Yarn hand-dying

If you have ever visited my School Products Yarn store, you have probably seen an ocean of different color-sand textures of hand-dyed cashmere hanks and hand-dyed merino wool hanks on the tables. These are tied in bunches which are called “mushrooms”. They are incredibly soft and silky and a pleasure to touch. They are unique and once sold, can not be replaced with the same color. They are simply a work of art! I bring the yarn from Italy undyed and hand-dye it in my back-yard. I started 6 or 7 years ago when my designer/friends were unable to produce the quantities I needed. In my usual way I decided to solve the problem by doing it myself! I started it and loved it and every summer I am dying to do my dyeing! That’s a little bit of a lie – I love and hate it! Love the results and hate the slave labor. Wait, don’t be discouraged - don’t forget I am dyeing commercial quantities and its therefore very hard work. If you do a small or moderate amount, it is an incredibly creative and challenging process. The results are often unpredictable (not always to your liking, I have to say) but always exciting. It really depends on whether you are following a recipe or experimenting with colors. Up until last year, I mostly experimented. People loved my colors,and whatever I produced, sold well. However, last year we started getting re-orders for the same colors and I was forced to write recipes and remember where I left my notebook (that was the hardest part, as I am so disorganised). This year, I realized how much easier it is to follow a recipe but, of course,I had to satisfy my creative nature as well and do some mish-mash. It’s very funny when the most gorgeous colors emerge and I have absolutely no idea how I got them. I am attaching pictures of my hand-dyed Aurora 6 merino wool collection from this summer. These hanks were dyed from my secret recipes which I will leave to my grandchildren in my will! (just kidding). If you would like to see more of my hand-dyed yarns, click on Berta’s Store and designer’s hand-dyed yarn.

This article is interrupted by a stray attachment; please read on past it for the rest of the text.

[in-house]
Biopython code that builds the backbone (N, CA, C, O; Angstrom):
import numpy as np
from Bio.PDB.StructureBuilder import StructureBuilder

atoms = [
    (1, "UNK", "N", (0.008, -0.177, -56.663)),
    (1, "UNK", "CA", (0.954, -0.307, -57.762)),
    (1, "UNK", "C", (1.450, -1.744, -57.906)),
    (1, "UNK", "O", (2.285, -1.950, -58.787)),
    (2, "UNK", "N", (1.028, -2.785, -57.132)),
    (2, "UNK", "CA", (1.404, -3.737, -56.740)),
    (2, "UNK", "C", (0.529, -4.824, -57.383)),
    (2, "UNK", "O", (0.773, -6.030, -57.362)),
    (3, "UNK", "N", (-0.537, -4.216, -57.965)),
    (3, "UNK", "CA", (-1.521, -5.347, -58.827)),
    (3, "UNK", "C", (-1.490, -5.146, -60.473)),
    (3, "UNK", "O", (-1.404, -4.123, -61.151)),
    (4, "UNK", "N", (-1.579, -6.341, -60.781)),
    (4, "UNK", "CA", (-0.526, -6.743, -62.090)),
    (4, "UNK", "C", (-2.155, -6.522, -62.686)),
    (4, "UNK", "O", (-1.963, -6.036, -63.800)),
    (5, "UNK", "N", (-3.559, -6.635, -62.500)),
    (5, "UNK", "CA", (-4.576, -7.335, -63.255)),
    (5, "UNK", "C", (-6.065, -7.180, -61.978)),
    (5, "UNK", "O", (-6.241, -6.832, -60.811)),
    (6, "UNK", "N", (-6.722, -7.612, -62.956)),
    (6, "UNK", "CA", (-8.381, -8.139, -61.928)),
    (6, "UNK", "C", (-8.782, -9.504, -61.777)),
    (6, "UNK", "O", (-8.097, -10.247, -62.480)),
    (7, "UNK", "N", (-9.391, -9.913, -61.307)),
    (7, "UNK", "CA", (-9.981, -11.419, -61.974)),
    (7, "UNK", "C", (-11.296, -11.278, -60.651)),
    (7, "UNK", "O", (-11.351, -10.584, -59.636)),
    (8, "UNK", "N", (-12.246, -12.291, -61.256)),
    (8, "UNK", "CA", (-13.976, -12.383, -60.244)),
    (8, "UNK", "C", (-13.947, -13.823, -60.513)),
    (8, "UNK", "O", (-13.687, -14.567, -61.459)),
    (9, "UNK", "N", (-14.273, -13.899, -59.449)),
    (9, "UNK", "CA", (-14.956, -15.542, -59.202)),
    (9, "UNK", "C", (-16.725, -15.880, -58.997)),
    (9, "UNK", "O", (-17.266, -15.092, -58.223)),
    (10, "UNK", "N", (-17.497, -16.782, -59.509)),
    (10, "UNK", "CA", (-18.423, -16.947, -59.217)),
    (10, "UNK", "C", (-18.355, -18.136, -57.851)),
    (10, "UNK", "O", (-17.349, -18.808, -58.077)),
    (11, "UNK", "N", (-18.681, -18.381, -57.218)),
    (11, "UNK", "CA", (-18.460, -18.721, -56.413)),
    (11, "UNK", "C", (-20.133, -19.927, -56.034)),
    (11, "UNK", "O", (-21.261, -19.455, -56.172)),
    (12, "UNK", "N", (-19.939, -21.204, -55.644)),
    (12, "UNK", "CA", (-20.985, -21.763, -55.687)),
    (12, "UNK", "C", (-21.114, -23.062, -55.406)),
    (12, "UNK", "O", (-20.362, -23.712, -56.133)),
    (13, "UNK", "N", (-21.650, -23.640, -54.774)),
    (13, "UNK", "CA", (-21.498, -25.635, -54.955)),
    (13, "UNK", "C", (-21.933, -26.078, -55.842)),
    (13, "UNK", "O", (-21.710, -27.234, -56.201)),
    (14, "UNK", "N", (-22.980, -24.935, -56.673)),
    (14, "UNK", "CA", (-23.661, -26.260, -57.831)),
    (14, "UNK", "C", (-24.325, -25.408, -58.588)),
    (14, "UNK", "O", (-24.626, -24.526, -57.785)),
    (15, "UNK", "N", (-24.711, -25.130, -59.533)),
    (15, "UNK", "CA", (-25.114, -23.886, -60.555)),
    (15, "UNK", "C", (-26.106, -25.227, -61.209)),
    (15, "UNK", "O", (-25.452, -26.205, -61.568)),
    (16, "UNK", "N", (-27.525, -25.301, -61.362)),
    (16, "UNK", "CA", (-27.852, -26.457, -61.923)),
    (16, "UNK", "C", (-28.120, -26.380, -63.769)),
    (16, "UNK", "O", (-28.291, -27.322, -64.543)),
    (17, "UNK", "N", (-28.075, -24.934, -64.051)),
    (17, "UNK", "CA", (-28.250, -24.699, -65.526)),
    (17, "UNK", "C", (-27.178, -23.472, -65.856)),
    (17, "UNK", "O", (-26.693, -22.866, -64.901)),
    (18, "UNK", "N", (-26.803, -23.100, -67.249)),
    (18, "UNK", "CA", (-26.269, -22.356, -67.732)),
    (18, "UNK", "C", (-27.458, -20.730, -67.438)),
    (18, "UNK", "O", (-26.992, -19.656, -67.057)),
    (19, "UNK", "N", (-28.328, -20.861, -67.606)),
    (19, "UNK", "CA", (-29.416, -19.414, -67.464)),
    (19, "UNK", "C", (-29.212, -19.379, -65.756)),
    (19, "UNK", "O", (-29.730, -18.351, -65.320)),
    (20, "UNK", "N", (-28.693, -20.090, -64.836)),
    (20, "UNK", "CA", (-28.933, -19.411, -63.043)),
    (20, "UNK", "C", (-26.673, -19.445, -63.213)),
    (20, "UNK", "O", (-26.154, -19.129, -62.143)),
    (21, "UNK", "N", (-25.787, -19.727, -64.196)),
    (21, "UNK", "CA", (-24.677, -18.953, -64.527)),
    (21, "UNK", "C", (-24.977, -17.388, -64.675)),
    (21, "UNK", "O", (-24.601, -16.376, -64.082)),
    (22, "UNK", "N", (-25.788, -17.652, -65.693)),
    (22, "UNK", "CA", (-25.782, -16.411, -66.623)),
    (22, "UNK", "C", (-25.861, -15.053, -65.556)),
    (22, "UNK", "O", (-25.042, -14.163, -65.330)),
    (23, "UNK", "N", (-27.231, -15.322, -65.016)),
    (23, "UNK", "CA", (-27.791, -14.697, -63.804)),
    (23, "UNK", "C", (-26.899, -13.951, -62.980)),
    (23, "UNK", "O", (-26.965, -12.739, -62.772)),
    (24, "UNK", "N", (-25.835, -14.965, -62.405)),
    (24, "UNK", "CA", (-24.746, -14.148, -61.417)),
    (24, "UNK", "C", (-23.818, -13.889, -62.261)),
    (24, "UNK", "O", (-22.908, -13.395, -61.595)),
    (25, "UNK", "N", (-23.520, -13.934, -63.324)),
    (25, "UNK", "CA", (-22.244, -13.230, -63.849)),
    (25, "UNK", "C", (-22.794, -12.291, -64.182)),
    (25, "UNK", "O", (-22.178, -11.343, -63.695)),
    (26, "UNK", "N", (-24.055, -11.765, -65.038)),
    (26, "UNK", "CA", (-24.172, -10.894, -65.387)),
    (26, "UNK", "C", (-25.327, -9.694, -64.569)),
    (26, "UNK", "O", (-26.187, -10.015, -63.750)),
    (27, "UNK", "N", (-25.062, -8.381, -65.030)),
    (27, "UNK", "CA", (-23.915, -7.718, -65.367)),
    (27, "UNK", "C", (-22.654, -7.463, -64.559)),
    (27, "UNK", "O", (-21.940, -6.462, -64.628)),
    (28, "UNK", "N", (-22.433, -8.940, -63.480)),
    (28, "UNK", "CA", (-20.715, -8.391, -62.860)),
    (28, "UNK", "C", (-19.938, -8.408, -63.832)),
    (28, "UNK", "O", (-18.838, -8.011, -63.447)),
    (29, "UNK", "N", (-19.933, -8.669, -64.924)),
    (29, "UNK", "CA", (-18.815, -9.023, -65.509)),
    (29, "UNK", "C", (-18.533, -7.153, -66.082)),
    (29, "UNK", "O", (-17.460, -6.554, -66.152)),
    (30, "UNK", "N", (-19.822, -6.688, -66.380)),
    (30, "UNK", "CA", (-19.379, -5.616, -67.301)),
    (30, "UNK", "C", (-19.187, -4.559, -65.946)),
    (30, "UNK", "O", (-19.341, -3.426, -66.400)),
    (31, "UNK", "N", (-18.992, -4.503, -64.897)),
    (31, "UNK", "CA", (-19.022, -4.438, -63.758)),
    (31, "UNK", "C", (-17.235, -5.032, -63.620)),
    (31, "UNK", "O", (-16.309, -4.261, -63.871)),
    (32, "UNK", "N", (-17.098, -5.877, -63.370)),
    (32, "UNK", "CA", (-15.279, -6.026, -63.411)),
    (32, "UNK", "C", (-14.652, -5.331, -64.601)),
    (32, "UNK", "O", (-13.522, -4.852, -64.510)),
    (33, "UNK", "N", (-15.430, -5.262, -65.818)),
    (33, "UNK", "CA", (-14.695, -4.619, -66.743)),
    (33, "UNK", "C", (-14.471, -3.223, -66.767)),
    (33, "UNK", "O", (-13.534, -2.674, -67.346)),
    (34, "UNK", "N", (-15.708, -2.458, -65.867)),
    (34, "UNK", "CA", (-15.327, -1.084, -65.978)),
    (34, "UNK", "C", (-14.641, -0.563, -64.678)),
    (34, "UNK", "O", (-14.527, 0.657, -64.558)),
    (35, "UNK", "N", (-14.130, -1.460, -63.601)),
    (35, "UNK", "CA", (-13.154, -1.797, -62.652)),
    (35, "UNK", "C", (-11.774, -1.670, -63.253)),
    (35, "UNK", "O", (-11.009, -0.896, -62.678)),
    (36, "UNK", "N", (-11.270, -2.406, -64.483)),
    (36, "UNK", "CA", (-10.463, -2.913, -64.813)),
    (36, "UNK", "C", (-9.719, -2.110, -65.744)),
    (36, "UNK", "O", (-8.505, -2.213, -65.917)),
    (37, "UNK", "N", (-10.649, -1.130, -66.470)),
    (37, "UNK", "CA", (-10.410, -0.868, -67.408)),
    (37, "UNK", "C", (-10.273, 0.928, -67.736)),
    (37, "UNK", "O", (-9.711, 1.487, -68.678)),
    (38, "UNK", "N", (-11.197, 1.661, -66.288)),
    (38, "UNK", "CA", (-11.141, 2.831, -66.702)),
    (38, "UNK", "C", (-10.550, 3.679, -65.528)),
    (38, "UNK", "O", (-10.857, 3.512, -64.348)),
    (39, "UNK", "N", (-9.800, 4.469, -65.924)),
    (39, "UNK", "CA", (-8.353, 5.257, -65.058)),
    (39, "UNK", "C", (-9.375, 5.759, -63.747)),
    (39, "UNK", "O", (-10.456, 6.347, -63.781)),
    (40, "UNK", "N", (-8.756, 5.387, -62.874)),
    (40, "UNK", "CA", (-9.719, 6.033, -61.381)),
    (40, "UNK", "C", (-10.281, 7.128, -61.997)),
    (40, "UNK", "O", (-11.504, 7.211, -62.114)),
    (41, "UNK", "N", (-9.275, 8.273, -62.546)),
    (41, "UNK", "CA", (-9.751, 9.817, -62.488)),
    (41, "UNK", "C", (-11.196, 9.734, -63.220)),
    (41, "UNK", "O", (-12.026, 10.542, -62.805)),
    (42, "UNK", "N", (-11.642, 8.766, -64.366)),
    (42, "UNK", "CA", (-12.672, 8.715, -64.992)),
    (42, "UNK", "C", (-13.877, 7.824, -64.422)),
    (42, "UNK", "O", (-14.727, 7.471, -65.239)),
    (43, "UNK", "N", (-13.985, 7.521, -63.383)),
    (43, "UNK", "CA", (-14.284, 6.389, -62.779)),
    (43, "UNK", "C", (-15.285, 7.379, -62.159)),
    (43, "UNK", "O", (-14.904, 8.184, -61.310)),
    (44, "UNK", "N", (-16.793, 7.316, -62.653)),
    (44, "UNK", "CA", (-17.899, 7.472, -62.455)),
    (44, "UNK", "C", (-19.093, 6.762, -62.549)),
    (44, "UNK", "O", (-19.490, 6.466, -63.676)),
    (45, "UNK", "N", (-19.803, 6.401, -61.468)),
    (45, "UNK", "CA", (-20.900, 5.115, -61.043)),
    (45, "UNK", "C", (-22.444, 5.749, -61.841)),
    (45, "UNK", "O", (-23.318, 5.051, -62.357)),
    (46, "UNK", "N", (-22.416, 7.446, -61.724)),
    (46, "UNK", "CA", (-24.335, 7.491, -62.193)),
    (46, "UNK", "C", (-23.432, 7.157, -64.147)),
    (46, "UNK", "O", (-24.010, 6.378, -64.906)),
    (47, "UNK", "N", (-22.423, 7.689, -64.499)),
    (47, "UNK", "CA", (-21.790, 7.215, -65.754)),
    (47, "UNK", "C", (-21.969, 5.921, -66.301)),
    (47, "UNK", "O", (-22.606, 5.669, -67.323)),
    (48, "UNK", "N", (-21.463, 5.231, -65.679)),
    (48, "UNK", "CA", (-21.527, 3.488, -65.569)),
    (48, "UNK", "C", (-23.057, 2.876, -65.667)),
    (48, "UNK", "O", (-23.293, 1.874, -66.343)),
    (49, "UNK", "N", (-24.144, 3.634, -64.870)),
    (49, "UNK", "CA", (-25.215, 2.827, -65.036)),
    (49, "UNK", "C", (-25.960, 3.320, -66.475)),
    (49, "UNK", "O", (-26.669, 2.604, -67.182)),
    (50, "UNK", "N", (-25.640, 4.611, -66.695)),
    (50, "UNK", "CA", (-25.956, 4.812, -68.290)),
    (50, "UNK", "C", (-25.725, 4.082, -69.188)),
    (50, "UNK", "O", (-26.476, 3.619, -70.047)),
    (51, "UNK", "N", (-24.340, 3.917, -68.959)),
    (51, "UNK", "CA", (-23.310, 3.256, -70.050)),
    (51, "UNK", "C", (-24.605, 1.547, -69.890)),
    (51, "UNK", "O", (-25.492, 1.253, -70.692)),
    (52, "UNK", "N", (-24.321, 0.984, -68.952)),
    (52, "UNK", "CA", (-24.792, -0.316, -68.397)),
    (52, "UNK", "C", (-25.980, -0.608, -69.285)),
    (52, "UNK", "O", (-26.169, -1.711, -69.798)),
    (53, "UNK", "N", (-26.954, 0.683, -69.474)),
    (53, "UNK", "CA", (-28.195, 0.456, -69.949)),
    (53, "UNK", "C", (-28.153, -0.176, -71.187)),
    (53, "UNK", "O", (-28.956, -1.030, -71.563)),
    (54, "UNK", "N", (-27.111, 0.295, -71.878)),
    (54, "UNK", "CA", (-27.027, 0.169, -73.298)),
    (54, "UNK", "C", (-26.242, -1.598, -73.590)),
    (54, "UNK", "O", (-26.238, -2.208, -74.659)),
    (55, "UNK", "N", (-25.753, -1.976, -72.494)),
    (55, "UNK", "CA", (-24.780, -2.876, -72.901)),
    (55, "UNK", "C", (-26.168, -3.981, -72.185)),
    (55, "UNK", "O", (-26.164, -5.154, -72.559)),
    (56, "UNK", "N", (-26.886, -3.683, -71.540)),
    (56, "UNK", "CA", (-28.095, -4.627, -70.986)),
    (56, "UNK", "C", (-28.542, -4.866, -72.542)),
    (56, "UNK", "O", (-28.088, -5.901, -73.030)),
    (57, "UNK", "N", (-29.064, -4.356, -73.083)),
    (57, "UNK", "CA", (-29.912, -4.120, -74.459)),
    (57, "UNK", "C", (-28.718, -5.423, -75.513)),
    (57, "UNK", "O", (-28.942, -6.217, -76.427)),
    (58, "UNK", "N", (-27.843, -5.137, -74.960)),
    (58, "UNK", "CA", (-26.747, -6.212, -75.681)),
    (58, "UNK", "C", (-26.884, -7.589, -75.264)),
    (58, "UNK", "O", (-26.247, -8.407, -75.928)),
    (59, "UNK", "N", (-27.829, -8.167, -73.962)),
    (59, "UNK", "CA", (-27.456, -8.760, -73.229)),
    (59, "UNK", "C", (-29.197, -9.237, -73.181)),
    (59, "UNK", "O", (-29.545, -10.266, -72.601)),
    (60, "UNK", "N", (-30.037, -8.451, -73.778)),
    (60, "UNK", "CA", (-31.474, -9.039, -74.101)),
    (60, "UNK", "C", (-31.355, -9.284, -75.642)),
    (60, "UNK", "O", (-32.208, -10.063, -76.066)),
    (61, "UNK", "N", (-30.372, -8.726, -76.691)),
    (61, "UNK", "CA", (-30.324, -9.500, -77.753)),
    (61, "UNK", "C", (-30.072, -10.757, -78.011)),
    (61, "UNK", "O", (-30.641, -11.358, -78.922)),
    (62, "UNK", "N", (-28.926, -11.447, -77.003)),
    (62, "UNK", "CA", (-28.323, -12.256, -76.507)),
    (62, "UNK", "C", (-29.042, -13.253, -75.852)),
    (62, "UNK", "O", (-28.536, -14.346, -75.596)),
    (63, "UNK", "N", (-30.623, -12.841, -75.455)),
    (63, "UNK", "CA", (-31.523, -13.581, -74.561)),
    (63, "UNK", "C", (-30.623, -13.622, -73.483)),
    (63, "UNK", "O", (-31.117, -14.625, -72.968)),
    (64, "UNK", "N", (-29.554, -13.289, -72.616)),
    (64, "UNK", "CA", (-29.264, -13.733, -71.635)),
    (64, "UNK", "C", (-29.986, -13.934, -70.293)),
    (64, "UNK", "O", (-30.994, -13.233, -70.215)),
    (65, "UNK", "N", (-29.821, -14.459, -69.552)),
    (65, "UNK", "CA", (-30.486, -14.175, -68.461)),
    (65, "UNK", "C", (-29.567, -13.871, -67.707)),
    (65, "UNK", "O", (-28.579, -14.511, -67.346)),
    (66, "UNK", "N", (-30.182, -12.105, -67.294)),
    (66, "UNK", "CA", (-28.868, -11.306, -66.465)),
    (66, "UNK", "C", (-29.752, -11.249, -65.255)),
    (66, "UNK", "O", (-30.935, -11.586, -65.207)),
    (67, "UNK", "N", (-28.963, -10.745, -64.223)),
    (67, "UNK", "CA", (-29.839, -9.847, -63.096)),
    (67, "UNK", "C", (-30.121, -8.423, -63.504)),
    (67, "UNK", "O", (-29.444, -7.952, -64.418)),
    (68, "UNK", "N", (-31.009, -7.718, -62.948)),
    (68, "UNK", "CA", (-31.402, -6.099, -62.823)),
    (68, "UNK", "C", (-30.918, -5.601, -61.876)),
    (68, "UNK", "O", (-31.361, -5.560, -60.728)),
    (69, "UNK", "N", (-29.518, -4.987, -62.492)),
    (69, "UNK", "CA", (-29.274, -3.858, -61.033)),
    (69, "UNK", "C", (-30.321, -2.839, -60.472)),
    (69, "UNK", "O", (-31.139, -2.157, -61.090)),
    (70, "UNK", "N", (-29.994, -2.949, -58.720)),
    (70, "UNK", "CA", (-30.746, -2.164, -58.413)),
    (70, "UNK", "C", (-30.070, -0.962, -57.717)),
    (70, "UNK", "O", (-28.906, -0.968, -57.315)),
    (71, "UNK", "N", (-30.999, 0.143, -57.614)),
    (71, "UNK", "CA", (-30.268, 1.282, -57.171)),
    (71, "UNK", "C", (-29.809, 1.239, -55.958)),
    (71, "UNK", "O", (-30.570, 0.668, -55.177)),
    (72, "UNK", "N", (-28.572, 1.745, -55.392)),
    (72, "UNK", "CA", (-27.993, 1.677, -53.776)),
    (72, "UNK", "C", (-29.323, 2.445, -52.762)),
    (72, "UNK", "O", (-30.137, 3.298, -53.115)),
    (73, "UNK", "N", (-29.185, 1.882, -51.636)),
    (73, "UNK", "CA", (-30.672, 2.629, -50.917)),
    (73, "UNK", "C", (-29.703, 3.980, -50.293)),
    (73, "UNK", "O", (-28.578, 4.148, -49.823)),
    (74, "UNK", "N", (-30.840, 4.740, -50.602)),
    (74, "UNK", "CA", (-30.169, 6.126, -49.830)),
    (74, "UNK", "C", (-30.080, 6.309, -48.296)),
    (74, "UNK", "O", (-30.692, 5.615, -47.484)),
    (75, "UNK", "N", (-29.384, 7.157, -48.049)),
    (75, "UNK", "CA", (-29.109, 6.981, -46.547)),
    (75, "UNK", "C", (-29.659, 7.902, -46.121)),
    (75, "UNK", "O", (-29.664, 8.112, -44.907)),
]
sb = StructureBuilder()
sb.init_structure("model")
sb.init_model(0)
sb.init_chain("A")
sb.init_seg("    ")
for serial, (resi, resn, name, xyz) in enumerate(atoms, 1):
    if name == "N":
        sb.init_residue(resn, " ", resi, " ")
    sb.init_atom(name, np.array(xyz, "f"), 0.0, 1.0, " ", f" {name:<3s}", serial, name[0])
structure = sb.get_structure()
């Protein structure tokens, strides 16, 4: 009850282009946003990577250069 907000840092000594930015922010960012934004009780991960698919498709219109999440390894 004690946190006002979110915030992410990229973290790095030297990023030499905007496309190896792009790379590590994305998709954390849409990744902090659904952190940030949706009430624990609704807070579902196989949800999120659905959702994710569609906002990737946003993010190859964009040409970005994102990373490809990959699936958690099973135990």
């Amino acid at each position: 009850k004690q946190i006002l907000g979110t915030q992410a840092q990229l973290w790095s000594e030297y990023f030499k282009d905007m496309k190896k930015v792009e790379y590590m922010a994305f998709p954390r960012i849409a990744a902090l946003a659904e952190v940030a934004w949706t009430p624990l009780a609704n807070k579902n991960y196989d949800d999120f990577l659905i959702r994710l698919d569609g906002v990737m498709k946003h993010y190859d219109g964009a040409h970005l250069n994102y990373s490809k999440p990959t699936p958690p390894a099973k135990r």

In the next post I will be writing about how to prepare the yarn for dyeing and the equipment I use.

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